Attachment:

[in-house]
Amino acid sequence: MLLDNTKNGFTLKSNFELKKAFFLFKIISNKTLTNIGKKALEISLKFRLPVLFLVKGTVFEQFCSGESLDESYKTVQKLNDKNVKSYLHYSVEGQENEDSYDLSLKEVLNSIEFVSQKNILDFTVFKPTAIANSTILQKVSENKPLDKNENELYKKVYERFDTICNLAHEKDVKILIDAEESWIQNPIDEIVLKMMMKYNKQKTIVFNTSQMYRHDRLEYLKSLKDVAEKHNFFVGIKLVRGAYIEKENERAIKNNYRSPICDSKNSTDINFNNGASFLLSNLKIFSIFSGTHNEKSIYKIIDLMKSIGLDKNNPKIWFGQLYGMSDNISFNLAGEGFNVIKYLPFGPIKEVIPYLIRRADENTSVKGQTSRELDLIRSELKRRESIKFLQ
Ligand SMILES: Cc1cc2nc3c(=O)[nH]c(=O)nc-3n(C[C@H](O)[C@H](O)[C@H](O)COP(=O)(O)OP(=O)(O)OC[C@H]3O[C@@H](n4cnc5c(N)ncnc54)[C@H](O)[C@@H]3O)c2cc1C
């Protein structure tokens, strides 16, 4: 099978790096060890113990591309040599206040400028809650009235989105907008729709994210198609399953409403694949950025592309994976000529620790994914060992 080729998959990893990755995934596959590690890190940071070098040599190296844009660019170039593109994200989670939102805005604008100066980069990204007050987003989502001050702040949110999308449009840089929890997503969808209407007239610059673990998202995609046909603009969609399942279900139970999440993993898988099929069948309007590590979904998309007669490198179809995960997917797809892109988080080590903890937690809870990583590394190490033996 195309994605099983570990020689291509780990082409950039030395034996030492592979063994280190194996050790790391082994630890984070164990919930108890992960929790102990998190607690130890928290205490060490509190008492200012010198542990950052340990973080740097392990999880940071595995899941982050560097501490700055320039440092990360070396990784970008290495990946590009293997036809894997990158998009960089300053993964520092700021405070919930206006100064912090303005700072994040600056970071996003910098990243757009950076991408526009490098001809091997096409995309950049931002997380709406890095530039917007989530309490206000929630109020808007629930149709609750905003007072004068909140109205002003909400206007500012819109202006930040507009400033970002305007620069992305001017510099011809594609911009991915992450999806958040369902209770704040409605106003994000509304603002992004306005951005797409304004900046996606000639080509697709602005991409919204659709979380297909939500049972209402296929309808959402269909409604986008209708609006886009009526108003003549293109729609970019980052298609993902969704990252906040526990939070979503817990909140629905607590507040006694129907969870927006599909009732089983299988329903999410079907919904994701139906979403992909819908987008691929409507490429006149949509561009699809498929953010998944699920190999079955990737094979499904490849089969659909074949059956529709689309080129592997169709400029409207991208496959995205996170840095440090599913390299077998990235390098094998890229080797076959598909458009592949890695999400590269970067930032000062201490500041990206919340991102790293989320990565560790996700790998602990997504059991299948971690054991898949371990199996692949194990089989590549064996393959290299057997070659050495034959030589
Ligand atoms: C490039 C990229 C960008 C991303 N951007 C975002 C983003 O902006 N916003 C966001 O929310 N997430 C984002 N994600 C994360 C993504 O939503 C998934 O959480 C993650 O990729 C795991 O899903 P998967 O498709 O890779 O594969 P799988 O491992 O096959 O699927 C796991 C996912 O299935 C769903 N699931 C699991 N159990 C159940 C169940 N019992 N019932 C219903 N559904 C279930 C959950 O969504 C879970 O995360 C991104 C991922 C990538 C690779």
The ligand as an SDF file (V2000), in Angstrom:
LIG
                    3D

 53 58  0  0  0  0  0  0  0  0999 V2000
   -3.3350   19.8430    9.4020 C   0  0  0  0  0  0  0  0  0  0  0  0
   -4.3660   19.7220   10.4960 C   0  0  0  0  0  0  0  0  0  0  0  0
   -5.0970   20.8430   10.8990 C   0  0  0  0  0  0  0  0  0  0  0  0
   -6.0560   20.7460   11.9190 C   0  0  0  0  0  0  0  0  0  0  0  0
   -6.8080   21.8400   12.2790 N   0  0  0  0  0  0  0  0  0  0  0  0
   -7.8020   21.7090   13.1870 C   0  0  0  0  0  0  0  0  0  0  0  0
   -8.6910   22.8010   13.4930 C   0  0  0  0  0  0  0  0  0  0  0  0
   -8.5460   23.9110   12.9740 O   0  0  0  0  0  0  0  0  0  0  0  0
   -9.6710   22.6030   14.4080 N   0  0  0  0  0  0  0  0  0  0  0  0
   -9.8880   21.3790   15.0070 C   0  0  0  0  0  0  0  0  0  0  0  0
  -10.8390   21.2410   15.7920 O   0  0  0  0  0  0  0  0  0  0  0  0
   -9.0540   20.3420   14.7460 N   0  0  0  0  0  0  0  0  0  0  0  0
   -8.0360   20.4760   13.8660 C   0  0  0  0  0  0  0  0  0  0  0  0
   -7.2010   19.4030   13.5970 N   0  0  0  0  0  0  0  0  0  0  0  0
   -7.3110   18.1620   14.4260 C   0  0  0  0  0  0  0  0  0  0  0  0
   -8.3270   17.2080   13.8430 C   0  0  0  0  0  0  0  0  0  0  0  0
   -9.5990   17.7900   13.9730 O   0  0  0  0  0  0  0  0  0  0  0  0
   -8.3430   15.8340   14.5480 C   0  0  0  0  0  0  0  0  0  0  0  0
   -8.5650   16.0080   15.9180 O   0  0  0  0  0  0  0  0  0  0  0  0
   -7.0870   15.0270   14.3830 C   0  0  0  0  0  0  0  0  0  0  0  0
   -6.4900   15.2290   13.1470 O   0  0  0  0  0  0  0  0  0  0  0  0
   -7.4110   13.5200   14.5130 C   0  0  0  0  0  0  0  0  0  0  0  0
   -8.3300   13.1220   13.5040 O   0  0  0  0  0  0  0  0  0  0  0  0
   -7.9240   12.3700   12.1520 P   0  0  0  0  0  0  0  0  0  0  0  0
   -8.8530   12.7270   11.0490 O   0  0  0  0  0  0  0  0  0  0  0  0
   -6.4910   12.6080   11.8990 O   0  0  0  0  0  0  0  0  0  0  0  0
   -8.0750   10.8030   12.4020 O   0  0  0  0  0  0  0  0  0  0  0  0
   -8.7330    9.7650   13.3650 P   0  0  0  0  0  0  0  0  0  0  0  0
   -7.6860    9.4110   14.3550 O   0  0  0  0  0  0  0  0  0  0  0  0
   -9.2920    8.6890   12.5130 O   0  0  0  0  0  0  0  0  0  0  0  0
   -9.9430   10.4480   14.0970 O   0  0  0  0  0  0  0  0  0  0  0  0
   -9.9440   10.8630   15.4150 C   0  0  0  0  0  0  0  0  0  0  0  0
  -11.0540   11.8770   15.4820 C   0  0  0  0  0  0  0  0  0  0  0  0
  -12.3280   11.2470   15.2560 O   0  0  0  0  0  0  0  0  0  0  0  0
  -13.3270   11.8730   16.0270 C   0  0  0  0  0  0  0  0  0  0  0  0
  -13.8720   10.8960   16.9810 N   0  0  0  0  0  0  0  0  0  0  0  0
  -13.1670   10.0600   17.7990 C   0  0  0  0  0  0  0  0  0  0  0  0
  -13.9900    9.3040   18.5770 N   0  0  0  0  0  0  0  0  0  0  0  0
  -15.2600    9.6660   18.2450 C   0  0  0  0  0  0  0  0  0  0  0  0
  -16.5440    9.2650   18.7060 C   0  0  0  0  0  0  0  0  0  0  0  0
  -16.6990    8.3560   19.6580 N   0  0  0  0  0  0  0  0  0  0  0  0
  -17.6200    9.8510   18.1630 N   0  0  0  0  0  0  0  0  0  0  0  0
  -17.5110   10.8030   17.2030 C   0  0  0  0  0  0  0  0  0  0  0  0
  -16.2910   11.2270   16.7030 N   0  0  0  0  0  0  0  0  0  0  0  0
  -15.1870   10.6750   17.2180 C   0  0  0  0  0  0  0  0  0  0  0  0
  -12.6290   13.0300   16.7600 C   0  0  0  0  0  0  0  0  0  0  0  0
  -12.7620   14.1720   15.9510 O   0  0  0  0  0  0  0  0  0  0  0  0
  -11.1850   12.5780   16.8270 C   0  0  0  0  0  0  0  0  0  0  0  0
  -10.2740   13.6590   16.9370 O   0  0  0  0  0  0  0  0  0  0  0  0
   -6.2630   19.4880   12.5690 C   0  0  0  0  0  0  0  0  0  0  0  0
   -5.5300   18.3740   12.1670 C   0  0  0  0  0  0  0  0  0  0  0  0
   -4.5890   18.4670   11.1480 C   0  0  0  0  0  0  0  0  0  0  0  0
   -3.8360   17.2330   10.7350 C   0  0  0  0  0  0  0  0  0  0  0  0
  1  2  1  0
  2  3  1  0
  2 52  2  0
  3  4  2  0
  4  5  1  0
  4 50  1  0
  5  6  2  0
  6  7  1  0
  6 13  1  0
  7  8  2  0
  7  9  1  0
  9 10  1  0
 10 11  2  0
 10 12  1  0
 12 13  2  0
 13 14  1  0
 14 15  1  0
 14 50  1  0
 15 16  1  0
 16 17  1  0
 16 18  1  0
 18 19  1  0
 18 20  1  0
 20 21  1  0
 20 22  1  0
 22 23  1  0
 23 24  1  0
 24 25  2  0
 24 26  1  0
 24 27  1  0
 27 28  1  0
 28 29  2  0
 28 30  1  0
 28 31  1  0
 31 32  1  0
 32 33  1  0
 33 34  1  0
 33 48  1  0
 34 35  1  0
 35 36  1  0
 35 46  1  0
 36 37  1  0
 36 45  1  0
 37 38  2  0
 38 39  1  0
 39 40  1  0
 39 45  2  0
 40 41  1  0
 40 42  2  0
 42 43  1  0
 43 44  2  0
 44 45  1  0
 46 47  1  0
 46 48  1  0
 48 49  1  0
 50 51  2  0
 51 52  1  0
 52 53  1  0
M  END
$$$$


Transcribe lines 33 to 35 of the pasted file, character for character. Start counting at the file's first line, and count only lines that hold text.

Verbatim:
   -7.9240   12.3700   12.1520 P   0  0  0  0  0  0  0  0  0  0  0  0
   -8.8530   12.7270   11.0490 O   0  0  0  0  0  0  0  0  0  0  0  0
   -6.4910   12.6080   11.8990 O   0  0  0  0  0  0  0  0  0  0  0  0